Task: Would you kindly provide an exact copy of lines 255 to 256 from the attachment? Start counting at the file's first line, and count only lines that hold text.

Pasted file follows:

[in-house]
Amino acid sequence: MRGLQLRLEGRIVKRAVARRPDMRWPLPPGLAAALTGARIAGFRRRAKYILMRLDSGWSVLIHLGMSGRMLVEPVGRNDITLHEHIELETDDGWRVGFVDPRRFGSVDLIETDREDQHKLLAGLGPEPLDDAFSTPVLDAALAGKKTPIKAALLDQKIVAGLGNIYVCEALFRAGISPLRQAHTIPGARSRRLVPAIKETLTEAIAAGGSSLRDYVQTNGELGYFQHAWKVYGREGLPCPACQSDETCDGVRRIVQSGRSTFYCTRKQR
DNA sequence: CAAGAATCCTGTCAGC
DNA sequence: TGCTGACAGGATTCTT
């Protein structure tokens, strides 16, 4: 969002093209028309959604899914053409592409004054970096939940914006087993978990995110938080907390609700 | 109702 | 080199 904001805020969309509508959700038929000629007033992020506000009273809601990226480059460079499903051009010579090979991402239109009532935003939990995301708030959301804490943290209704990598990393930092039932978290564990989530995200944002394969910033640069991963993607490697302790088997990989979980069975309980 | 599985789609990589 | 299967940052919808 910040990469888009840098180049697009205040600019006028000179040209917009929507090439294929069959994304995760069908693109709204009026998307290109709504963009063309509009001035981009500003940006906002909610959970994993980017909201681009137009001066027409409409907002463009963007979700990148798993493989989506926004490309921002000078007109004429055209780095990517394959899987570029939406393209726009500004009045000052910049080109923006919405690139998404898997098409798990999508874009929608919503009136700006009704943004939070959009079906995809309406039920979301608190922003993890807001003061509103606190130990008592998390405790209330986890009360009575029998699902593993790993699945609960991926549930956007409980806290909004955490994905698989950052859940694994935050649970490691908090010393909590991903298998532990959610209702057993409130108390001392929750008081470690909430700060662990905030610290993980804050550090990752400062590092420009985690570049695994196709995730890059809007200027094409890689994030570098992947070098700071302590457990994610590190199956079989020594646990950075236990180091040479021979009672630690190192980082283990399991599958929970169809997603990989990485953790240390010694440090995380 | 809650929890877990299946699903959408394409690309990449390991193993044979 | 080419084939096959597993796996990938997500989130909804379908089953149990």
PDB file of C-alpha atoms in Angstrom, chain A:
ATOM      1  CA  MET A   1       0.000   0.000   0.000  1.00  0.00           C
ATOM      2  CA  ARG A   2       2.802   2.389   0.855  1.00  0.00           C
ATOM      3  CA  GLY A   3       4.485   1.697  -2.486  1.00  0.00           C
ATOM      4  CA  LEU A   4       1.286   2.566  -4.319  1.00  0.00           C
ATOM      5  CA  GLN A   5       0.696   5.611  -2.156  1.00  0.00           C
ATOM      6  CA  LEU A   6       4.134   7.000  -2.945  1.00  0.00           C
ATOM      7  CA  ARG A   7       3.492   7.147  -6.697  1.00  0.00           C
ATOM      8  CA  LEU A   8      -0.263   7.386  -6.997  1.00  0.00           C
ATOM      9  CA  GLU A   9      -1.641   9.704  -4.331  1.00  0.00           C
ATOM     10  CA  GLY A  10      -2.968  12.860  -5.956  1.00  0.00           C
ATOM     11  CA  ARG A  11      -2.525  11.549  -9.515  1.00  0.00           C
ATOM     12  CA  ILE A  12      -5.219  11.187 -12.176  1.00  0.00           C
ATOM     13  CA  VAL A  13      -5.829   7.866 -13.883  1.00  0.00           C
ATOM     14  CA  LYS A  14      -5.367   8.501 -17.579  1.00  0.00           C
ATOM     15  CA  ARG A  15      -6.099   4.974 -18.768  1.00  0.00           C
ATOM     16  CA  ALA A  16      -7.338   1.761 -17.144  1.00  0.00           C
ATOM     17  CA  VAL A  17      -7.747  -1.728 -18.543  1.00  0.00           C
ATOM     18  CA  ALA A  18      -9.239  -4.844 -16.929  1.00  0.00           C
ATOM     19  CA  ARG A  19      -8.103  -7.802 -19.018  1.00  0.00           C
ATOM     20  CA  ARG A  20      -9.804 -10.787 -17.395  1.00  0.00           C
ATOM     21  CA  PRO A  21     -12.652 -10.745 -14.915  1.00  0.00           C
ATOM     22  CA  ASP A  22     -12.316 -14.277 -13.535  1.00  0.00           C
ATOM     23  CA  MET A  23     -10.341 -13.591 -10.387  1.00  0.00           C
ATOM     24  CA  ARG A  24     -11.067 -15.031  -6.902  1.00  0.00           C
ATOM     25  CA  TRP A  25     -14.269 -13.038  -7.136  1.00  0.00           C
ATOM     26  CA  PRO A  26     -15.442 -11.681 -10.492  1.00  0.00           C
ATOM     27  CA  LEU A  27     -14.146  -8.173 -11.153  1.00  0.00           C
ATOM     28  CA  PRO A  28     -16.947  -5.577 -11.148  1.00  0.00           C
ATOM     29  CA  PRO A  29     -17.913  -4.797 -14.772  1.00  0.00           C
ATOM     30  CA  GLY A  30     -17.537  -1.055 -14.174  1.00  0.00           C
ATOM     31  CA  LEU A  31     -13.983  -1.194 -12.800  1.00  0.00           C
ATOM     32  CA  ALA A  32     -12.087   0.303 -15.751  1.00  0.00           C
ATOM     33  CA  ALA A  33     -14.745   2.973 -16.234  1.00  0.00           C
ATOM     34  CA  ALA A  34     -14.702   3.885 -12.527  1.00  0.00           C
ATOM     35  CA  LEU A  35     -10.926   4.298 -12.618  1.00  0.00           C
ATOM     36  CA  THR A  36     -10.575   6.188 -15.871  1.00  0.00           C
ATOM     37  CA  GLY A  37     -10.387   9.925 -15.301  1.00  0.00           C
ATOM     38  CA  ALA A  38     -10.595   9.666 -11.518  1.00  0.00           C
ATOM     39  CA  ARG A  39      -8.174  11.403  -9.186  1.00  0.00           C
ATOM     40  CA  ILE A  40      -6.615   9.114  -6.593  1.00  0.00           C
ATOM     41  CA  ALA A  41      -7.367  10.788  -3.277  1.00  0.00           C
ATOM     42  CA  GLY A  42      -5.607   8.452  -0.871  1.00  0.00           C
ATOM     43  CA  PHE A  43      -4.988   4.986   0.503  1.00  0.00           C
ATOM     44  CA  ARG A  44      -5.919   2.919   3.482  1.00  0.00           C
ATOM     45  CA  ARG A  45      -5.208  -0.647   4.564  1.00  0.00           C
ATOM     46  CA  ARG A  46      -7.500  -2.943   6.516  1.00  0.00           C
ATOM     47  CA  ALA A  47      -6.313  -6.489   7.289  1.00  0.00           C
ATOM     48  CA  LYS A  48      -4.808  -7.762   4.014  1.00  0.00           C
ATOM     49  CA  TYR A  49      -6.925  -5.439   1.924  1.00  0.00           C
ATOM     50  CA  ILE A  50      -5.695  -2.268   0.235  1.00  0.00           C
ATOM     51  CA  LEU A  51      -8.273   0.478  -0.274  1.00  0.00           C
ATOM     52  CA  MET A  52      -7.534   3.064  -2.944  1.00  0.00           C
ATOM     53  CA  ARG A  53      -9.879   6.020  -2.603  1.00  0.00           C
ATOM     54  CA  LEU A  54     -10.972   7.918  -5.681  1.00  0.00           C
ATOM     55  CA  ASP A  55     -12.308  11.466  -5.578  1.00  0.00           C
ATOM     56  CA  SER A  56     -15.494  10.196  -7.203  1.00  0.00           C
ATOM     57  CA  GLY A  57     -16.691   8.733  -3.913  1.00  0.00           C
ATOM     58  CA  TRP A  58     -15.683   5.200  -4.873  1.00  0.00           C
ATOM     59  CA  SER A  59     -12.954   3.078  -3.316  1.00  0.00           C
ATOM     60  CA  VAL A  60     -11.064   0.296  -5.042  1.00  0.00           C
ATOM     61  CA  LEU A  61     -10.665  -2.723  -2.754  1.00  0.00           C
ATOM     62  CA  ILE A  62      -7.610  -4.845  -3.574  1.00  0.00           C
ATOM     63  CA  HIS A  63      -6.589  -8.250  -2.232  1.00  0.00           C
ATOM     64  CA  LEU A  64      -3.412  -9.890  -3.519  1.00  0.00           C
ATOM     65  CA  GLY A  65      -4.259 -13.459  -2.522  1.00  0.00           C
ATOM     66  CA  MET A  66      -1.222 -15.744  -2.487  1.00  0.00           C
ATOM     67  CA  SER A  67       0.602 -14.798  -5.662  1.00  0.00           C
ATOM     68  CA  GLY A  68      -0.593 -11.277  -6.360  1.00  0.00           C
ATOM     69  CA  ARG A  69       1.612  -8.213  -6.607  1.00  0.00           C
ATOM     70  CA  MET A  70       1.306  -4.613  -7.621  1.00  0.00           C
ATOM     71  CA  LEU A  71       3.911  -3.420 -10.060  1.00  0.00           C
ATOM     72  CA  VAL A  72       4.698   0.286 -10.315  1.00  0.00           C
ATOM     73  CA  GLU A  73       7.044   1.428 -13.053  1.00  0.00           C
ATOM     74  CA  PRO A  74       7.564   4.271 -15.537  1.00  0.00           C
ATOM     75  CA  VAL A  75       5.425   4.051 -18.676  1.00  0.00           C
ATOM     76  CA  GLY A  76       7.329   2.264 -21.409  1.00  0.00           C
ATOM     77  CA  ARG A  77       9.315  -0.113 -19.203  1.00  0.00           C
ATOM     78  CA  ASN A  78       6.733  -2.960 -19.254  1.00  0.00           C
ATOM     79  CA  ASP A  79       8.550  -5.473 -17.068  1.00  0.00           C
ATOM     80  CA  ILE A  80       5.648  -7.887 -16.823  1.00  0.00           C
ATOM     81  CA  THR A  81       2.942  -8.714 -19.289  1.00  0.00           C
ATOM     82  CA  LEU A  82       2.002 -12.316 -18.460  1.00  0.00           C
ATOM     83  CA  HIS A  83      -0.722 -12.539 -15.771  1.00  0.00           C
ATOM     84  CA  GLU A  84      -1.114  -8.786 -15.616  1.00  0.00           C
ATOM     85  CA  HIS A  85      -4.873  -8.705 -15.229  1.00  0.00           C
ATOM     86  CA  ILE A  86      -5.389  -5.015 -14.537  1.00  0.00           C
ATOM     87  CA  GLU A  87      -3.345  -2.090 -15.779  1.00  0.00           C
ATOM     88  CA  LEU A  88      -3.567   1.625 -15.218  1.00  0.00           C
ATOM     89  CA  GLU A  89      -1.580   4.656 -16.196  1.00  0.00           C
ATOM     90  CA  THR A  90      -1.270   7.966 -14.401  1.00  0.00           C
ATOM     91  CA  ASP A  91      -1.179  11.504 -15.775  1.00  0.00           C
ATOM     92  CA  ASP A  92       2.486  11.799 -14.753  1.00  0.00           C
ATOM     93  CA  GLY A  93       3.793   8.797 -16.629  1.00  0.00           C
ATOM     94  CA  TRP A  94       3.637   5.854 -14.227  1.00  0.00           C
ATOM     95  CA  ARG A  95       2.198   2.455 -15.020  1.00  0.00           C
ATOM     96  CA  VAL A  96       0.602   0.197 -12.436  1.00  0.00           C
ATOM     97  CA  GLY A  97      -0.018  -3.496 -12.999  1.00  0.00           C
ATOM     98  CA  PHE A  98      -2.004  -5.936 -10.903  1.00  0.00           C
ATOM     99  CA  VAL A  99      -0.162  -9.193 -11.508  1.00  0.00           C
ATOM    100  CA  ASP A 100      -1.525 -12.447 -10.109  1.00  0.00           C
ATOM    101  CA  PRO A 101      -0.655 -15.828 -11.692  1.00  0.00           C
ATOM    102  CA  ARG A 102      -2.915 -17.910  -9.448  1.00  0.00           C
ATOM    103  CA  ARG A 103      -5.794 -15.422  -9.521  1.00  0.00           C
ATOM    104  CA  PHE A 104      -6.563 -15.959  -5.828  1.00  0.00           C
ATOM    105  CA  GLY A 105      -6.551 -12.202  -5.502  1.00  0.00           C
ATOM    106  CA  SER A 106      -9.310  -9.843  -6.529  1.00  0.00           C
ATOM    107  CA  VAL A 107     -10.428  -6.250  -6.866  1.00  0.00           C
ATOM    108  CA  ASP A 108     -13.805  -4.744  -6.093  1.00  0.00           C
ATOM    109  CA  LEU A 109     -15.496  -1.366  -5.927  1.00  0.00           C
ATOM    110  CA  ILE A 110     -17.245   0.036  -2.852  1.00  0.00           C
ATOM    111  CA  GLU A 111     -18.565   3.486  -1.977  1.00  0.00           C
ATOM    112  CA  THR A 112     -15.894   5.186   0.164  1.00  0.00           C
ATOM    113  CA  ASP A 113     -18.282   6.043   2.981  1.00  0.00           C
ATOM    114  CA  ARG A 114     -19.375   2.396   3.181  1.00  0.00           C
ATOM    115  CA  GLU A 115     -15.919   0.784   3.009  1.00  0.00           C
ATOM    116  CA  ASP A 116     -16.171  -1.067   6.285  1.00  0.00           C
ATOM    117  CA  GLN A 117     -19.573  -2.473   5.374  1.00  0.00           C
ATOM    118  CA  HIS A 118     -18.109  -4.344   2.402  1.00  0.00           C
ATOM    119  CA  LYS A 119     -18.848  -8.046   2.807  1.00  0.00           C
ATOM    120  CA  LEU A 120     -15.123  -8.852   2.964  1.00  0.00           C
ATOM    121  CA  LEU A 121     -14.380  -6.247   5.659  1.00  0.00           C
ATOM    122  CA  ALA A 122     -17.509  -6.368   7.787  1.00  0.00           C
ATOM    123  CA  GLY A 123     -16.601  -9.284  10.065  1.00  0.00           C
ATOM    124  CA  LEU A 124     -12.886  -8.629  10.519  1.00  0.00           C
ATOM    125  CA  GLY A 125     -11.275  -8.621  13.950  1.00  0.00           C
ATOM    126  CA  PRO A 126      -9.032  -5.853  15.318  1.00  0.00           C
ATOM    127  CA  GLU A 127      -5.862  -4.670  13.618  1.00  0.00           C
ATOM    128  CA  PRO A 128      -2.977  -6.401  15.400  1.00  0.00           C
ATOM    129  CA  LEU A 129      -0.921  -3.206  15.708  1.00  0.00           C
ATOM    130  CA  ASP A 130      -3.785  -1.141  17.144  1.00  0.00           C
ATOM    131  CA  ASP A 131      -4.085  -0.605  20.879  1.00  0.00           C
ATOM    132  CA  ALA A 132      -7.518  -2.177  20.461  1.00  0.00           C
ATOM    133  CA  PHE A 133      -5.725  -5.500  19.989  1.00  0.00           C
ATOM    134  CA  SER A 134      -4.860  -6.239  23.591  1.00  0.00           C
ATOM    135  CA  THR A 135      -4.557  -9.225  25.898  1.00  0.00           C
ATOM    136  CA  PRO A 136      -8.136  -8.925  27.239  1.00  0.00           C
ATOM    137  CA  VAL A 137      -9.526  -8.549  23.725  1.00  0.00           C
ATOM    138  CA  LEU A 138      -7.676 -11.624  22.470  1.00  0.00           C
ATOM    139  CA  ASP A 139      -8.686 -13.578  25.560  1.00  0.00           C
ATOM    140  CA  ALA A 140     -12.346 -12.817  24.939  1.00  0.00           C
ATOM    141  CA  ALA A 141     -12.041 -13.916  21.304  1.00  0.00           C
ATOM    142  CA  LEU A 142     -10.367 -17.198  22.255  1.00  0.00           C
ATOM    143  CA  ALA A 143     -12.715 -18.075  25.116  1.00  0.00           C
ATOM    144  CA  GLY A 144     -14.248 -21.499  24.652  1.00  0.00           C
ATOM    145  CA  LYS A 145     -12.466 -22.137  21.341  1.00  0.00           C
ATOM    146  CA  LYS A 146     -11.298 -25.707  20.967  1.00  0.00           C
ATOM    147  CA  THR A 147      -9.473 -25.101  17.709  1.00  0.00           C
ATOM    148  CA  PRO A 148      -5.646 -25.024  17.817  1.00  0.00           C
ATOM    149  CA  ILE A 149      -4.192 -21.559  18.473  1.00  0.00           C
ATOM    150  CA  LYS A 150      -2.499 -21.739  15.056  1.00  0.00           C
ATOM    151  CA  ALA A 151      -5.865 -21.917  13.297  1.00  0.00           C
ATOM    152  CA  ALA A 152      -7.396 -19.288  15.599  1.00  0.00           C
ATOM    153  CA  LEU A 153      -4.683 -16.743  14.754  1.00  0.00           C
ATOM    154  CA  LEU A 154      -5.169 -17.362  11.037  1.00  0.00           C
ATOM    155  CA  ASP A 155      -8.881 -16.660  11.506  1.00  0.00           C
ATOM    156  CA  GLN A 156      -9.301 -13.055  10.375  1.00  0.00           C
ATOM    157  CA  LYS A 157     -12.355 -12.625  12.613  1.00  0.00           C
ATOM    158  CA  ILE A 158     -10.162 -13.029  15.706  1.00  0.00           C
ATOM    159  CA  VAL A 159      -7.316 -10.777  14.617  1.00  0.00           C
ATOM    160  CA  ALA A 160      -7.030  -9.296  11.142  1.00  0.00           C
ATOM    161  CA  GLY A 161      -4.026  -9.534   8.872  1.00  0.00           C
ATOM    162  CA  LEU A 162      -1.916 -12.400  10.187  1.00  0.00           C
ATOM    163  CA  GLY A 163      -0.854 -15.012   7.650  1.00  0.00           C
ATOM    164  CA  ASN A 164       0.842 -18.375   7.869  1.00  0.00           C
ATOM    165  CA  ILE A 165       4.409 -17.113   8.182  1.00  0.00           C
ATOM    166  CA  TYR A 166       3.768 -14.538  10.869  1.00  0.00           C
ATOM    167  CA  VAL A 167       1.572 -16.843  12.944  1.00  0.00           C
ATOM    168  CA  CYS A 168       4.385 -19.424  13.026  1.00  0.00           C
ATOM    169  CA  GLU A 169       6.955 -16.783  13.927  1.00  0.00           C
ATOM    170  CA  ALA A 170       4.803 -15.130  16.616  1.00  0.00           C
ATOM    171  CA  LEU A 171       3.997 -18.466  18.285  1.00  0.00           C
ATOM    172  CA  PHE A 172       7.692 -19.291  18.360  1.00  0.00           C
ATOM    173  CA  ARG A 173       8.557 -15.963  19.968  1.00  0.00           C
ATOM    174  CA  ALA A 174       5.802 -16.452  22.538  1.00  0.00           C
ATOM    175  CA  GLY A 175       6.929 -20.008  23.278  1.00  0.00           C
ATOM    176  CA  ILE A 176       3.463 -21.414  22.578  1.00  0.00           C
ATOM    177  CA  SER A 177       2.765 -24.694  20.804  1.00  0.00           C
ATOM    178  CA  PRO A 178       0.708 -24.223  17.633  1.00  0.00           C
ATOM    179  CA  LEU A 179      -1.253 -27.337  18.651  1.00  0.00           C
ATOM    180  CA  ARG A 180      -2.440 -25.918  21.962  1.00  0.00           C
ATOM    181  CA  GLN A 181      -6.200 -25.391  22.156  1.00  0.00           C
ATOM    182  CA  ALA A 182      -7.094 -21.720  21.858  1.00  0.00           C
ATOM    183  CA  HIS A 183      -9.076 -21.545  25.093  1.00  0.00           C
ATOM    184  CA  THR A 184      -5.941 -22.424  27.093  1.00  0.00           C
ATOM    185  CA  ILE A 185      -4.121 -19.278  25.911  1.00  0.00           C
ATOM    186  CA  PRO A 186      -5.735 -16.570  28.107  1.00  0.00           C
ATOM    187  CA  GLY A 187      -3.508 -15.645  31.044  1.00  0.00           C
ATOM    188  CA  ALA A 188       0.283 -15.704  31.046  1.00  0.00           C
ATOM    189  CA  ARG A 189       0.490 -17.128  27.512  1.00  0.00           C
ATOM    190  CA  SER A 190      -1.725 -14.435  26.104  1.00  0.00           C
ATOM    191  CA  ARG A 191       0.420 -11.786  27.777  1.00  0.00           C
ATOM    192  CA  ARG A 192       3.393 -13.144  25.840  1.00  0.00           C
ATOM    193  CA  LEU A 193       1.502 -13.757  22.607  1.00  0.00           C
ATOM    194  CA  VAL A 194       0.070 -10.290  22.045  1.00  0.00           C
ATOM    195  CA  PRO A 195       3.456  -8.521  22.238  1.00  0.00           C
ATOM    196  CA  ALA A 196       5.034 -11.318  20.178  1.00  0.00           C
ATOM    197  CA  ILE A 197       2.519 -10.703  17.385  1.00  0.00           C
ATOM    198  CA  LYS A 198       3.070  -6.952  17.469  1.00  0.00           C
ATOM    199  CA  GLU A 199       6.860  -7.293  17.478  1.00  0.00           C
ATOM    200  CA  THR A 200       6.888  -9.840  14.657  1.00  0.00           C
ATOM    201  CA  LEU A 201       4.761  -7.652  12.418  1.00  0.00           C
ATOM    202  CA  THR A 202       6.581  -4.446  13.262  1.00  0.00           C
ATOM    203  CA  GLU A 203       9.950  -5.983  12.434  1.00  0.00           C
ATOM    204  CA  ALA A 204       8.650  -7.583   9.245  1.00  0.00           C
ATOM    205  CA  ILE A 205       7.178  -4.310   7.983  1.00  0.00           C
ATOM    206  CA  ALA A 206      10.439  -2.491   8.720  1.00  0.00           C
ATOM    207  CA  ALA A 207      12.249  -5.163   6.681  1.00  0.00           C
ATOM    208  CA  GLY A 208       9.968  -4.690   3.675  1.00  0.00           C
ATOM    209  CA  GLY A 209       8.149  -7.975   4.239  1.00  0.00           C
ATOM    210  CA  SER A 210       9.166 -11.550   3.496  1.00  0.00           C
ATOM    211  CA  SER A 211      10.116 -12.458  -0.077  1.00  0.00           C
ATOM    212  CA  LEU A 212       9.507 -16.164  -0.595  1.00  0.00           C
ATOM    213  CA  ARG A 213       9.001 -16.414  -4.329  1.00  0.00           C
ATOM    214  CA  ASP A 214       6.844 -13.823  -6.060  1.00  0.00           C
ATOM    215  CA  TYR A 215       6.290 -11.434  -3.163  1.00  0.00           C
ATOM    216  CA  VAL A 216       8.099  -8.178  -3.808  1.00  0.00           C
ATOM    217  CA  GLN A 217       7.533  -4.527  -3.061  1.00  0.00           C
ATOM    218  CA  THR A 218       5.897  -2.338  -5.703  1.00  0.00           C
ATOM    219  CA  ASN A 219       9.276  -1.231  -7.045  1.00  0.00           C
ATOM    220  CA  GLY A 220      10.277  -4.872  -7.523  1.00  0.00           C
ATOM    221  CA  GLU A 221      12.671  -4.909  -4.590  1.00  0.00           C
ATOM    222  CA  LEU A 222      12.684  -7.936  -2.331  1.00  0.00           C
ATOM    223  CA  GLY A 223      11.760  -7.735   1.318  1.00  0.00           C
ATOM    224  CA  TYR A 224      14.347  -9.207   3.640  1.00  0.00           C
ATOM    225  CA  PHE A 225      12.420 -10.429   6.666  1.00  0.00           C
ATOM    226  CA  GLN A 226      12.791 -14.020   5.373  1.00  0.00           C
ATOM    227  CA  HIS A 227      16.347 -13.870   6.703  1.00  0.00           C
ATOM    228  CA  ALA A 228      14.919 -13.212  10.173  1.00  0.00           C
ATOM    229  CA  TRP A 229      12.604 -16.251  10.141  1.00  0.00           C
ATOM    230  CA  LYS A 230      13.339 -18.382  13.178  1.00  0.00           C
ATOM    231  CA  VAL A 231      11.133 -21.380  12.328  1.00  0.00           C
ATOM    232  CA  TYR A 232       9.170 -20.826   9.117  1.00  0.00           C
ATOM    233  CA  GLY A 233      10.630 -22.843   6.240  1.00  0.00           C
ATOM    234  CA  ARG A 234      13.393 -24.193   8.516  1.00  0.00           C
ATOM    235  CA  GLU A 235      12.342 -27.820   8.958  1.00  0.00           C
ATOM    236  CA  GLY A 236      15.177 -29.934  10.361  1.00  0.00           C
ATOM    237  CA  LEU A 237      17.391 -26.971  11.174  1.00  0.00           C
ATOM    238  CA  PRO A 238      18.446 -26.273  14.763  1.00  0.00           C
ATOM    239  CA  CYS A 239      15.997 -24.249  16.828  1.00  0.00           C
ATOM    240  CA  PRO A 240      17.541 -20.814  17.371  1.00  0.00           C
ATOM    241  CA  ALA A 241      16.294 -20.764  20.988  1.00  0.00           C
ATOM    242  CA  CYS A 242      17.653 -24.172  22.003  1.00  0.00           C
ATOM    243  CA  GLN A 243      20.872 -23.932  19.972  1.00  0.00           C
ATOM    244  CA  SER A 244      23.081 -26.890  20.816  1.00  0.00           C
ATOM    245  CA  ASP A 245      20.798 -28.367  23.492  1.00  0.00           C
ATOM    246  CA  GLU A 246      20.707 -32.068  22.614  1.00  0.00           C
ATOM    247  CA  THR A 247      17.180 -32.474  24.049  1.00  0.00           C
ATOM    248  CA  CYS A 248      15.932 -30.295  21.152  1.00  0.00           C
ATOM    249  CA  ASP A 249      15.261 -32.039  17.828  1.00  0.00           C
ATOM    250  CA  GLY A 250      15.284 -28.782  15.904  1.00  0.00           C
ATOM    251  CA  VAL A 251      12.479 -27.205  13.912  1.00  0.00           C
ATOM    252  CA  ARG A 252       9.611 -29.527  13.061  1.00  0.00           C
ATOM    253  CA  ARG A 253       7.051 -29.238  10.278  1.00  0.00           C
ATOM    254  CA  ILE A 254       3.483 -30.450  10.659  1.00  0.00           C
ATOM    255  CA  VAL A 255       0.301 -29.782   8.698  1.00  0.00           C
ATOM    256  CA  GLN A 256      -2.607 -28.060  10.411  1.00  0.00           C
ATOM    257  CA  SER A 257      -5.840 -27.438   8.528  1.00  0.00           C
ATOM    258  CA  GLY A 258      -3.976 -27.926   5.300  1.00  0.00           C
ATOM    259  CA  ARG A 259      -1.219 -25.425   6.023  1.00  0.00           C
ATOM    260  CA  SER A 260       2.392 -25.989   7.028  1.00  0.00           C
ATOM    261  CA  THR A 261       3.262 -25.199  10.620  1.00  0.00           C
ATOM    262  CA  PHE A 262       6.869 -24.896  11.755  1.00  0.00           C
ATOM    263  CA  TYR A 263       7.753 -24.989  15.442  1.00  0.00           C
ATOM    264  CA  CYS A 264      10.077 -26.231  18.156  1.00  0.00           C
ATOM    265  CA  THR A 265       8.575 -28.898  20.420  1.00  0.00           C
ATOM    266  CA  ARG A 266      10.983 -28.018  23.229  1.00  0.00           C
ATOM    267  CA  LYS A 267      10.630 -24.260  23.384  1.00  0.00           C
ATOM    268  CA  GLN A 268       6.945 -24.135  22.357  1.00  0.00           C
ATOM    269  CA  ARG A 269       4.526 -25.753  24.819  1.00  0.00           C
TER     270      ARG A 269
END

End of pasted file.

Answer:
ATOM    249  CA  ASP A 249      15.261 -32.039  17.828  1.00  0.00           C
ATOM    250  CA  GLY A 250      15.284 -28.782  15.904  1.00  0.00           C